Changing rainfall brings more cattle production to Karoo’s sheep regions
Justin du Toit, a scientist in pasture research at Grootfontein Agricultural Development Institute in Middelburg, spoke to Roelof Bezuidenhout about his analysis of rainfall records in the Central Karoo and how farmers can adapt to climate change.
How WOULD YOU DEFINE A DROUGHT?
Long-term records allow us to build a historical picture of drought in an area. This can be tricky as drought is influenced by many variables, including the amount of rainfall, its timing, run-off, temperature and humidity, season and the environment. However, because these factors are seldom properly recorded, we mostly use weather data, notably rainfall, to define drought. Simply put, drought is an unusually dry period.
Arguably, the best way to classify an area as experiencing drought is by its effects on the ground, such as crop failure, scarcity of drinking water, fodder shortages, reduced stream flow, and plant and animal mortality.
Droughts are, of course, a feature of semi-arid rangelands owing to the high rainfall variability typical of such areas. It’s small wonder that rainfall is a key driver of ecosystem processes, especially vegetation dynamics, in this type of veld.
With climate change, parts of South Africa are predicted to get wetter, others drier. Perhaps more importantly, variation in rainfall is set to increase, and the number of rain days to decrease. This indicates a future of heavier showers when it rains, with longer dry periods between rains. Here, as elsewhere, droughts and storms are predicted to become more intense, the highest temperatures higher, and snowfalls greater.
Some research suggests that our winters will be drier; springs will be mainly drier but in some places wetter; summers will be mainly wetter, except in the far west; and autumns will be drier.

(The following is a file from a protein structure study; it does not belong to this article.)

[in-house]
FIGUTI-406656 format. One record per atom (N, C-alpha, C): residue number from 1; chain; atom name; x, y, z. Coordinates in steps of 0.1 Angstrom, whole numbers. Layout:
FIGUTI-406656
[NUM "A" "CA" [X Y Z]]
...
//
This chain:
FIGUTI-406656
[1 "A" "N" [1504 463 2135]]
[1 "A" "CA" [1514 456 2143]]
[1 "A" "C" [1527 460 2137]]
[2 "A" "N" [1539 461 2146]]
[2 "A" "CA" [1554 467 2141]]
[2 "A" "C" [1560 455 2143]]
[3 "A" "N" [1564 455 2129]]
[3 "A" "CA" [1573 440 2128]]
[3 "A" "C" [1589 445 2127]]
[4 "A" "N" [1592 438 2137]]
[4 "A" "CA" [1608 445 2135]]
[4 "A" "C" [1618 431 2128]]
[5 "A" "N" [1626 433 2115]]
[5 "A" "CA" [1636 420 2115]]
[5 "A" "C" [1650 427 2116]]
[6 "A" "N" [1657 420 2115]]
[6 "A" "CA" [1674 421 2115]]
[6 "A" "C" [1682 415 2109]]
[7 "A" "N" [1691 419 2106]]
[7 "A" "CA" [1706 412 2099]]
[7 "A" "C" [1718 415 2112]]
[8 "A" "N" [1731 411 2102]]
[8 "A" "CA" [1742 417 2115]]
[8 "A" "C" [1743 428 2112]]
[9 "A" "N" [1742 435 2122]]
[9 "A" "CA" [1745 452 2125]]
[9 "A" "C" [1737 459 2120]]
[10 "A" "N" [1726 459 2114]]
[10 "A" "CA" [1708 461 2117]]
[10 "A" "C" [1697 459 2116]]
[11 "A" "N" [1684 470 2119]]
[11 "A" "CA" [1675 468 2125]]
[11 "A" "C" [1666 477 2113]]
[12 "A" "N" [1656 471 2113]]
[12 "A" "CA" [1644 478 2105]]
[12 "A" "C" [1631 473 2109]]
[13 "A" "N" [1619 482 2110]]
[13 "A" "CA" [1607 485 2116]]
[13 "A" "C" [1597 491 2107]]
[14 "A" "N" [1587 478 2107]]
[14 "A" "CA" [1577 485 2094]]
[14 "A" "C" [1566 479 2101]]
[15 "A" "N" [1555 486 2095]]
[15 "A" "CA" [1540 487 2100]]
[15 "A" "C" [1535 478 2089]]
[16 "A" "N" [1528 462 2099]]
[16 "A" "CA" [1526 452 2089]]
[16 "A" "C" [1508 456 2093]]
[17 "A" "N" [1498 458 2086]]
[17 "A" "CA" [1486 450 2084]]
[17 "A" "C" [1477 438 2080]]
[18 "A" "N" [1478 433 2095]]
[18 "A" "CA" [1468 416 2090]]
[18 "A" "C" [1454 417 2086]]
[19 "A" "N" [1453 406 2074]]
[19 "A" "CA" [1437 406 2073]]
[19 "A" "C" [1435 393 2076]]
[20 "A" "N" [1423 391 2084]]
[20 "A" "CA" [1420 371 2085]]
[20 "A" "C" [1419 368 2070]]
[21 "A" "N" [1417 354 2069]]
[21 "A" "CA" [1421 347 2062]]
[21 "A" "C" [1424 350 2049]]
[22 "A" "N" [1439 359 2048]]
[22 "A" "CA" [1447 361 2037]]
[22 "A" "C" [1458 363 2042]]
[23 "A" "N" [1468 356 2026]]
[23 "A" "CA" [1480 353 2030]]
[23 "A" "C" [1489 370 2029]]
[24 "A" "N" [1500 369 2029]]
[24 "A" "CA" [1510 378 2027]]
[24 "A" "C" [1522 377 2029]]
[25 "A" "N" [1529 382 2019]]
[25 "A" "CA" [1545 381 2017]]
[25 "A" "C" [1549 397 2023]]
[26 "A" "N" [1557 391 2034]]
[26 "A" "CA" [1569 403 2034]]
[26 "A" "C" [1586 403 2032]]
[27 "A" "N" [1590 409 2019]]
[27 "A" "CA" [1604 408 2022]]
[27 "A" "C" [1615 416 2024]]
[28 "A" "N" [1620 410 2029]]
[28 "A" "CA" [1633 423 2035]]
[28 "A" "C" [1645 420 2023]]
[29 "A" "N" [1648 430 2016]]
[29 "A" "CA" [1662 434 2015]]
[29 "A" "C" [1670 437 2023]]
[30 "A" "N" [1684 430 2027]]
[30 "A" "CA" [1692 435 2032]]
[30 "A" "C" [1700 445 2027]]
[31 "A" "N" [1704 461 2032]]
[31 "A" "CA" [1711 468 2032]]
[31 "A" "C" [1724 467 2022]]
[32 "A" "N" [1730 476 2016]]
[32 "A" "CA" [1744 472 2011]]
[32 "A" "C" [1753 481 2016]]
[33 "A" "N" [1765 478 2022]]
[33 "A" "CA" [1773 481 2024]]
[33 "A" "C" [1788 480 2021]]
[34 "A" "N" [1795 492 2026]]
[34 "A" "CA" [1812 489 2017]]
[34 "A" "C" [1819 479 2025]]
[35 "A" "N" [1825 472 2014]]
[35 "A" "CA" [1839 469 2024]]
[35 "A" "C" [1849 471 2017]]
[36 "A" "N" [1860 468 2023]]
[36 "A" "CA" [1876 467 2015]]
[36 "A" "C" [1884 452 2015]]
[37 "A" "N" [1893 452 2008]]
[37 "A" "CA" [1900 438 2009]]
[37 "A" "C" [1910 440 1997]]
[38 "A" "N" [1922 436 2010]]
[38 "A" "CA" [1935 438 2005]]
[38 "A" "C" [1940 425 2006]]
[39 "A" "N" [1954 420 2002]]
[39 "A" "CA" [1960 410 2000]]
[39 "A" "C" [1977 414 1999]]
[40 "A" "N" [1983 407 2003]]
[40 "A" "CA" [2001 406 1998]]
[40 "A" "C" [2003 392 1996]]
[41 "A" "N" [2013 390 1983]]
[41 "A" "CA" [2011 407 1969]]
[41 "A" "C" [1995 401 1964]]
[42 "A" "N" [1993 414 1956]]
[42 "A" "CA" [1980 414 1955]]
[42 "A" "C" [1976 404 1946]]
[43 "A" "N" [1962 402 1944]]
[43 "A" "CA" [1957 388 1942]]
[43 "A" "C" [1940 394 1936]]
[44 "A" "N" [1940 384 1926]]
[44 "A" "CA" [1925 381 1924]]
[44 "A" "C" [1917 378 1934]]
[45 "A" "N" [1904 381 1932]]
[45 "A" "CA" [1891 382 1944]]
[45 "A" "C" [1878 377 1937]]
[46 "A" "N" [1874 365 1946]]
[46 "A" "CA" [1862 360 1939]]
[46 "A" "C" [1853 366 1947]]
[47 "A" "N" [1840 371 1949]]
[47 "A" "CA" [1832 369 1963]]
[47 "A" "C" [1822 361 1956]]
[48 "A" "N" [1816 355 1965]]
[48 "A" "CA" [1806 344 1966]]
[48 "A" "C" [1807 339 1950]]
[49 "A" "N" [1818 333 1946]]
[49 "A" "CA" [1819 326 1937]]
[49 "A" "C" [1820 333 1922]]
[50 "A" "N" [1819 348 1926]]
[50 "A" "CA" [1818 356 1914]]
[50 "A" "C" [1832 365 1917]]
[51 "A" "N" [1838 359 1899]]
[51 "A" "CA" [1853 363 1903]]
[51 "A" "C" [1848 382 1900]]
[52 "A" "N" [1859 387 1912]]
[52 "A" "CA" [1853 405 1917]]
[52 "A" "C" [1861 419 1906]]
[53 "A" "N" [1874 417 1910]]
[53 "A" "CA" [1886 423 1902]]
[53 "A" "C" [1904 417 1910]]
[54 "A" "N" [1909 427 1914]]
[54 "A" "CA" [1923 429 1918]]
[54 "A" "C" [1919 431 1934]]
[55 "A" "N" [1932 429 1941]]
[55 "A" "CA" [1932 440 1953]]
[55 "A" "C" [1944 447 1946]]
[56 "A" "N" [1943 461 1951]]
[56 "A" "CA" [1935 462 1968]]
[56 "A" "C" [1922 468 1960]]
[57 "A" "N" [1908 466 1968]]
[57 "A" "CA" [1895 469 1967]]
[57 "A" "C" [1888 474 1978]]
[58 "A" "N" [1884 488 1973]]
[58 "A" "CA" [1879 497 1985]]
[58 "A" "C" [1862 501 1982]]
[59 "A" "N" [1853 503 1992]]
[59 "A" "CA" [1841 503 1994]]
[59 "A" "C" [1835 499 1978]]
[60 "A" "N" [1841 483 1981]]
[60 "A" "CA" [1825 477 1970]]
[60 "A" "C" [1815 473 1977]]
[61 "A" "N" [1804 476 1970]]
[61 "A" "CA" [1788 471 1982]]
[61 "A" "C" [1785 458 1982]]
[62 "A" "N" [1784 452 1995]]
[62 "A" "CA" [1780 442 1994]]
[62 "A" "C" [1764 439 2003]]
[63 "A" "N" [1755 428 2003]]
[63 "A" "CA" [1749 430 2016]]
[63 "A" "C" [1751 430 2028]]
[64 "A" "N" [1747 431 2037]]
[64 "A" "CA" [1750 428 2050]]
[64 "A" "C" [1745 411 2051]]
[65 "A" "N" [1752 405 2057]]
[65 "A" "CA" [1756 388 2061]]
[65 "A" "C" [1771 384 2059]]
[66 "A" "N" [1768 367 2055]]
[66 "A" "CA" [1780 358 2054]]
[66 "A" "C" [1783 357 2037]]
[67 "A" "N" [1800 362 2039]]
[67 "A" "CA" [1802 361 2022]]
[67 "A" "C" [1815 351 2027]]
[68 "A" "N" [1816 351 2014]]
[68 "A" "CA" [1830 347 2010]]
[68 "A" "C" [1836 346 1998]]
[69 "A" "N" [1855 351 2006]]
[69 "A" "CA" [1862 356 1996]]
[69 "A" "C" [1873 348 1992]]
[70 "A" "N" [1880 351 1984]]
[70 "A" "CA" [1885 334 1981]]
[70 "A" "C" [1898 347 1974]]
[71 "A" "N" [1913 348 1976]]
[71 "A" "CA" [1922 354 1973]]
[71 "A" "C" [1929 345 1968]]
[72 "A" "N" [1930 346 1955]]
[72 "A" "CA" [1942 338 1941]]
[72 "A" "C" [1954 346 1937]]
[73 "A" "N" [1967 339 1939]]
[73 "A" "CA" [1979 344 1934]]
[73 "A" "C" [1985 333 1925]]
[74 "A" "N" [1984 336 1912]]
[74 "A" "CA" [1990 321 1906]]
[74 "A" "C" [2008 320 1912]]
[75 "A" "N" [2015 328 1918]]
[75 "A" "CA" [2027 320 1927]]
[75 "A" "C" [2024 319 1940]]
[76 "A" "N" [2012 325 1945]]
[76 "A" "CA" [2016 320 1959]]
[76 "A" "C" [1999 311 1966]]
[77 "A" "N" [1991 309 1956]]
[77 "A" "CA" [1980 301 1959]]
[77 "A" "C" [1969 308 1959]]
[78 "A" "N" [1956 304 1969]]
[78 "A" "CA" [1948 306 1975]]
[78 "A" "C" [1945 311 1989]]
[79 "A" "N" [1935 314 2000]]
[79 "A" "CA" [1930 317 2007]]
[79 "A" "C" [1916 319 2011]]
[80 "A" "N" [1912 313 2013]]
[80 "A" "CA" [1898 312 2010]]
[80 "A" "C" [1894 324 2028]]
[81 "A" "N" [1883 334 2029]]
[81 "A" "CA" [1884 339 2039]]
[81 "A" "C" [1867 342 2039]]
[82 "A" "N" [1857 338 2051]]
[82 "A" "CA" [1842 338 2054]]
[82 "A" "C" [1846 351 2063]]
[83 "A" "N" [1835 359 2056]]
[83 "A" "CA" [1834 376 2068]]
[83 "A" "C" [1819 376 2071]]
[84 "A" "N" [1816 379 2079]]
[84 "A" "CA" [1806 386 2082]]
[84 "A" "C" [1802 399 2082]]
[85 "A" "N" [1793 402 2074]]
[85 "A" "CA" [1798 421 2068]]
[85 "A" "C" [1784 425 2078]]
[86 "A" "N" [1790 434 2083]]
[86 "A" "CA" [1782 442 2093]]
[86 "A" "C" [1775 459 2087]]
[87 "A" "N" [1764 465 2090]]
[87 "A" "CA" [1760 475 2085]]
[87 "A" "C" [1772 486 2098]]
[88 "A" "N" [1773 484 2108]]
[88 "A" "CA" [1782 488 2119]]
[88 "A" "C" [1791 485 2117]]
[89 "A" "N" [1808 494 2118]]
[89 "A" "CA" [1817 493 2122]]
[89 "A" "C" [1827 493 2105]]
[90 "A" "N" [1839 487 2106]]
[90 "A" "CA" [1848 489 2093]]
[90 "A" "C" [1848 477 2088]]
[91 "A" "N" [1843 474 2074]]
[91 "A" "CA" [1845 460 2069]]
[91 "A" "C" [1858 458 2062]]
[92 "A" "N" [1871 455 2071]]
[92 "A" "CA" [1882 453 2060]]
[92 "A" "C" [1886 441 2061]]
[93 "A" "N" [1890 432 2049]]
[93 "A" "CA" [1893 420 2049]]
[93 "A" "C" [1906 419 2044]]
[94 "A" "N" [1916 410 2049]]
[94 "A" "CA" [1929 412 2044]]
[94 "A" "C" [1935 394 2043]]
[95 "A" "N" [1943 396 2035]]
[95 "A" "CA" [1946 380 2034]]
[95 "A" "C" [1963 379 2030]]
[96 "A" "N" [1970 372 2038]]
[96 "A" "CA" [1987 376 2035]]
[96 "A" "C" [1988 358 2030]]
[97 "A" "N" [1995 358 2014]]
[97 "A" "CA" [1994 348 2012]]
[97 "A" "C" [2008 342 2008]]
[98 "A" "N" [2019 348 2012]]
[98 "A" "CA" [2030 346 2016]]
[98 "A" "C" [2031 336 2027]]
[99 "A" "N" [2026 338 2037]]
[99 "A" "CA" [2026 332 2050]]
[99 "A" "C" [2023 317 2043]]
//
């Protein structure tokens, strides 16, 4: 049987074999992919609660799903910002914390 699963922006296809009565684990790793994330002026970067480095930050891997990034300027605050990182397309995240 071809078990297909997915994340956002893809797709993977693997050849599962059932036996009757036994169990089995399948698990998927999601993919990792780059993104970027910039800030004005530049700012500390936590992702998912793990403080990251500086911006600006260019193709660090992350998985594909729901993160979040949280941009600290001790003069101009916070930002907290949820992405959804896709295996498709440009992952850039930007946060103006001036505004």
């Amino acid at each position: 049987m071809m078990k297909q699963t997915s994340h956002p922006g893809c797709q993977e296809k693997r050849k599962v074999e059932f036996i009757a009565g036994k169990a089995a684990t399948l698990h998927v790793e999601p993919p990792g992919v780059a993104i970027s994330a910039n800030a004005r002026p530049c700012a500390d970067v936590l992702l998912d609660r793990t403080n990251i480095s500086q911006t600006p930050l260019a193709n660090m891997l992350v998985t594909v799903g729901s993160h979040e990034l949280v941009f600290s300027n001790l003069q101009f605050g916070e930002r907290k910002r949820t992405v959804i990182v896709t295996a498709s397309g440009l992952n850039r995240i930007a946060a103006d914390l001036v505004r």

de scri be your current re sear ch at the Agricultural Development Institute
Some climate change studies predict that the eastern Karoo, and areas to the east and north of it, will experience increased rainfall in future. Certainly, the
rainfall here in Middelburg has generally been higher than expected for the past 30 years or so. Since the mid-1980s, the average annual rainfall has been 430mm. Contrast that with the 30 preceding years when the average rainfall was only 350mm.
If we look at the historical rainfall over the past 130 years or so for the region, there is quite strong evidence of an approximately 20-year cycle, and weaker evidence of a longer cycle. This 20-year cycle is well known, and if it holds true, we should be in a dry period at the moment, with rainfall increasing over the next 10 years. But these are only trends in average rainfall; they are not predictions of how much rain we’ll get from one year to the next. In the eastern Karoo, rainfall seasonality has not varied much over the past century. Since the mid-1980s, rainfall has generally peaked in mid-summer, just after Christmas. Before that, in the late 1960s and early 1970s, rains peaked later in the year, as late as mid-March or early April.
Local farmers also say that the rains are coming but at the ‘wrong’ time of the year. In the past, autumn rains were felt to be higher, and were very welcome as they allowed the shrubs in the veld to green up to provide fodder into winter.
Mid-summer rain, on the other hand, increases grass production, sometimes to the point where grasses actually outcompete the bossies [shrubs] and push them out of the system.